*To*: coq-club at inria.fr*Subject*: Re: [isabelle] [Coq-Club] In a world of perfect interoperability between proof assistants, what tools would you combine?*From*: roux cody <cody.roux at gmail.com>*Date*: Sun, 17 May 2020 21:40:14 -0400*Cc*: isabelle-users <isabelle-users at cl.cam.ac.uk>*In-reply-to*: <CAP-V6gnsuOMrYGx4+nV53CQocVHR+4BCmY8ifPU07xOOTeVwUw@mail.gmail.com>*References*: <CAP-V6gnsuOMrYGx4+nV53CQocVHR+4BCmY8ifPU07xOOTeVwUw@mail.gmail.com>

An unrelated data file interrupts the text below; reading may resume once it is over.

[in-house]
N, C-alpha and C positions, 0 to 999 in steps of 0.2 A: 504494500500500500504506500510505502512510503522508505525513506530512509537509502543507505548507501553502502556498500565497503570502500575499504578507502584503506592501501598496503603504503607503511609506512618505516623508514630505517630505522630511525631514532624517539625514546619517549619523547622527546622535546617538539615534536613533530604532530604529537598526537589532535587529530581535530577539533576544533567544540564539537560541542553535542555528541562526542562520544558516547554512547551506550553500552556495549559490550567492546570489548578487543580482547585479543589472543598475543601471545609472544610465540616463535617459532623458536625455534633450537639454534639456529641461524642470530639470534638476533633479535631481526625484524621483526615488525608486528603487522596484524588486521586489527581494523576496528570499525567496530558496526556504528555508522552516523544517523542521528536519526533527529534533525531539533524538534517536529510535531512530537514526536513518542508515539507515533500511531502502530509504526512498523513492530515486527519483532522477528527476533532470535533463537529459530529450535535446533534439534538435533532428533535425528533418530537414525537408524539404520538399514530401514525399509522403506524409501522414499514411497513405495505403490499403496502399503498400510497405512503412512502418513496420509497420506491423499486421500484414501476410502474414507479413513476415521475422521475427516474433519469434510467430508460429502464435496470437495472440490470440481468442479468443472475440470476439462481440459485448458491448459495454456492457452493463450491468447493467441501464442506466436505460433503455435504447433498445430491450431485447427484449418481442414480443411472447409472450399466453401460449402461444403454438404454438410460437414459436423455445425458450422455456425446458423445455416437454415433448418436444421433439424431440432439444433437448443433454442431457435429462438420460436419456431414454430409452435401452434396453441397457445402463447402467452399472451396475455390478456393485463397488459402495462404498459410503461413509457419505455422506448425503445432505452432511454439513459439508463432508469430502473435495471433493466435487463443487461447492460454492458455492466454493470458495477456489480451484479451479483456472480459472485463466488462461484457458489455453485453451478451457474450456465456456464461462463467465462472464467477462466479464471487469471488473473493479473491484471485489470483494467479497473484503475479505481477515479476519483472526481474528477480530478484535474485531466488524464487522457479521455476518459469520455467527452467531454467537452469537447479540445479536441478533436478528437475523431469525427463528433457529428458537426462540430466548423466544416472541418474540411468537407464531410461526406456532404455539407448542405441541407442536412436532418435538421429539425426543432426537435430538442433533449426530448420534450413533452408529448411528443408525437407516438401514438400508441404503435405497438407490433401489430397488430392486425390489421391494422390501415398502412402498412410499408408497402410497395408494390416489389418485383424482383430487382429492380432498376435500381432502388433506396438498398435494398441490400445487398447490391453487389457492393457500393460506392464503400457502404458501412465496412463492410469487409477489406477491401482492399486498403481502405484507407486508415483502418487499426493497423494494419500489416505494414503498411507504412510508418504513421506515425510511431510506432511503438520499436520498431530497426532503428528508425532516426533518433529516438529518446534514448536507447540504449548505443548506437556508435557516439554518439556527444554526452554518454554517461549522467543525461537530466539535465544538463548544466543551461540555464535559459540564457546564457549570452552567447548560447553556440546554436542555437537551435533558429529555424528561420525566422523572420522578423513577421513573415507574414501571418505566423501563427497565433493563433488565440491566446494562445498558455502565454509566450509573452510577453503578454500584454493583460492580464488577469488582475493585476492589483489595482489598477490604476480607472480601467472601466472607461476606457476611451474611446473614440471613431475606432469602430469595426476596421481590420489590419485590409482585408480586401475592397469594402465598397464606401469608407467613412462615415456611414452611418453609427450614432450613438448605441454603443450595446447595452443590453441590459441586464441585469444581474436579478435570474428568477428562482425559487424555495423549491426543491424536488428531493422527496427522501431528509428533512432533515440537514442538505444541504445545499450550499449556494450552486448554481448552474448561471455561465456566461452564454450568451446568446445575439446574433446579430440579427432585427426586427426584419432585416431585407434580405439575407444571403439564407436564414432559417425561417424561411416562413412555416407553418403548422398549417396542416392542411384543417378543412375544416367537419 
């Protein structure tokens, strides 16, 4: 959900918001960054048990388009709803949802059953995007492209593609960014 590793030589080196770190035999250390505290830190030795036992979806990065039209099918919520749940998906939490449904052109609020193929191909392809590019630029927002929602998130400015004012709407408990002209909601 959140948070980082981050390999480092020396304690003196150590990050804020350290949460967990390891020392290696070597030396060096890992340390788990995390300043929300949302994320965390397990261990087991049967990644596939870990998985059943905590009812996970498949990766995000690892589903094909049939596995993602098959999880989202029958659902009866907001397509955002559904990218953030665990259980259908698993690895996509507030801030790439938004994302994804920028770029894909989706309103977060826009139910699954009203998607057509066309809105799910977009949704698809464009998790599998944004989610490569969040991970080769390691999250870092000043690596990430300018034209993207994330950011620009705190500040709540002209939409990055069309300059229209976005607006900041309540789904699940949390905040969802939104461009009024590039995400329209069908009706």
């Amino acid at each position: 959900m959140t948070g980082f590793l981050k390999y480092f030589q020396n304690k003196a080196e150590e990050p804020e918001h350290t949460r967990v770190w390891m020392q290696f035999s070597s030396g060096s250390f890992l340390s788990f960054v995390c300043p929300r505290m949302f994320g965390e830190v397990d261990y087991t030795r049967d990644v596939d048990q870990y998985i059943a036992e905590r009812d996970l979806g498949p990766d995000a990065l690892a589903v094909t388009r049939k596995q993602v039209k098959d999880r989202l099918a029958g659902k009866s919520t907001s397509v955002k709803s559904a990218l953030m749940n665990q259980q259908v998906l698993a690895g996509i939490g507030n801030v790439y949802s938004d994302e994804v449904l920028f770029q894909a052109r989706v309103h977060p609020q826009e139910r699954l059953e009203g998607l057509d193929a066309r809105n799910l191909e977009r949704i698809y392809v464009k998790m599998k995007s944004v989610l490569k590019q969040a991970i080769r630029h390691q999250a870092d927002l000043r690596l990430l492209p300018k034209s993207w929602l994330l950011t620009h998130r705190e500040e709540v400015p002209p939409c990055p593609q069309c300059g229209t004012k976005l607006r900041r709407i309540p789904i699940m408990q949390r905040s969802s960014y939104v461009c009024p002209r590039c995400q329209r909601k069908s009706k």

Isabelle seems to really shine in proof automation, but obviously it doesn't hold much of a candle to automated theorem provers like Vampire, Z3, Minisat, ACL2 (to a certain extent) etc. Coq has the remarkable advantage that a lot of it's extra structure, type classes, proof witnesses, computational reflection, come for free within the kernel (with the notable exception of modules). Of course this kernel is quite complex, almost the opposite of HOL-light's, which is remarkably trustworthy. Almost every widely used tool has unique libraries and tactics which are found in no others, of course. It's hard to tell which of these differences are intrinsic tensions of the tool designs and which are incidental. Contrary to similar debates about programing languages, however, it seems that every one of these can be embedded in some, reasonably trustworthy, super-logic, roughly on par of ZFC + largish cardinal axiom. At the cost of some severe foundational debates though, I guess. Logics which are really useful and popular right now are linear, modal and seperation logics, which have to be embedded into such a system along with a proof of soundness if you want the same level of trust. This is usually extremely tedious, at least given my limited experience, both WRT notations and proof conveniences. I've seen several examples of systems originally designed as a deep embedding which were then turned into standalone tools because of this tension (CertiCrypt springs to mind). I'm not sure this tension can be resolved, since there is no common ground in this case (to my knowledge). Twelf might make such a claim as a unifier, but it is a very thin veneer over the astronomical amount of work required to make the logic even remotely usable. There's a reason why in 99% of cases the word "Isabelle" is followed by "/HOL". Logical frameworks have so far not lived up to their promise. As is usually the case in the PL world, usable languages are often usable because of the quality of the libraries, and their ease of installation. This is largely a language specific effort, unfortunately. This makes me something of a pessimist, as in most domains, but I guess someone's got to occupy that quadrant. Thanks for the opportunity to rant, Cody On Sun, May 17, 2020 at 7:43 PM Talia Ringer <tringer at cs.washington.edu> wrote: > Say we one day are able to just take things from Isabelle/HOL and use them > with Coq developments with no additional effort, or similarly in the > opposite direction, or similarly for any other pair of proof assistants. > Say we would get strong guarantees about these combined verified systems. > Just humor this for a second. > > In such a world, what systems would you want to combine, and why? > > Talia > >

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